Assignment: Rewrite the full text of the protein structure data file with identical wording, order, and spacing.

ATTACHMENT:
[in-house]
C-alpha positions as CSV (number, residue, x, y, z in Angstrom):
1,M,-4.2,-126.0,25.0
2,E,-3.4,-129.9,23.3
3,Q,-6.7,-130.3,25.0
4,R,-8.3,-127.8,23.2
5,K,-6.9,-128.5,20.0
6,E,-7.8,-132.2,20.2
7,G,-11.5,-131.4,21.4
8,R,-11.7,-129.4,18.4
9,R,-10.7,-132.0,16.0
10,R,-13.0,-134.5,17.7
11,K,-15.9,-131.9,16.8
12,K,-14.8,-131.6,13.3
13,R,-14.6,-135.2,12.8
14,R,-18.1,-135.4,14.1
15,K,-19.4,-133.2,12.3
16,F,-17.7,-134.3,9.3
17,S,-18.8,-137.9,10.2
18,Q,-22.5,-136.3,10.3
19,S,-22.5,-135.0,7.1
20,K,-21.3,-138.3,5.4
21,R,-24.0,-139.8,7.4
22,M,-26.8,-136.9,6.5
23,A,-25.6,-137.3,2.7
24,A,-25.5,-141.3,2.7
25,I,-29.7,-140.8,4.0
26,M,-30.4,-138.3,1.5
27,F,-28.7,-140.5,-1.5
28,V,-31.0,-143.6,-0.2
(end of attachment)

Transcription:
[in-house]
C-alpha positions as CSV (number, residue, x, y, z in Angstrom):
1,M,-4.2,-126.0,25.0
2,E,-3.4,-129.9,23.3
3,Q,-6.7,-130.3,25.0
4,R,-8.3,-127.8,23.2
5,K,-6.9,-128.5,20.0
6,E,-7.8,-132.2,20.2
7,G,-11.5,-131.4,21.4
8,R,-11.7,-129.4,18.4
9,R,-10.7,-132.0,16.0
10,R,-13.0,-134.5,17.7
11,K,-15.9,-131.9,16.8
12,K,-14.8,-131.6,13.3
13,R,-14.6,-135.2,12.8
14,R,-18.1,-135.4,14.1
15,K,-19.4,-133.2,12.3
16,F,-17.7,-134.3,9.3
17,S,-18.8,-137.9,10.2
18,Q,-22.5,-136.3,10.3
19,S,-22.5,-135.0,7.1
20,K,-21.3,-138.3,5.4
21,R,-24.0,-139.8,7.4
22,M,-26.8,-136.9,6.5
23,A,-25.6,-137.3,2.7
24,A,-25.5,-141.3,2.7
25,I,-29.7,-140.8,4.0
26,M,-30.4,-138.3,1.5
27,F,-28.7,-140.5,-1.5
28,V,-31.0,-143.6,-0.2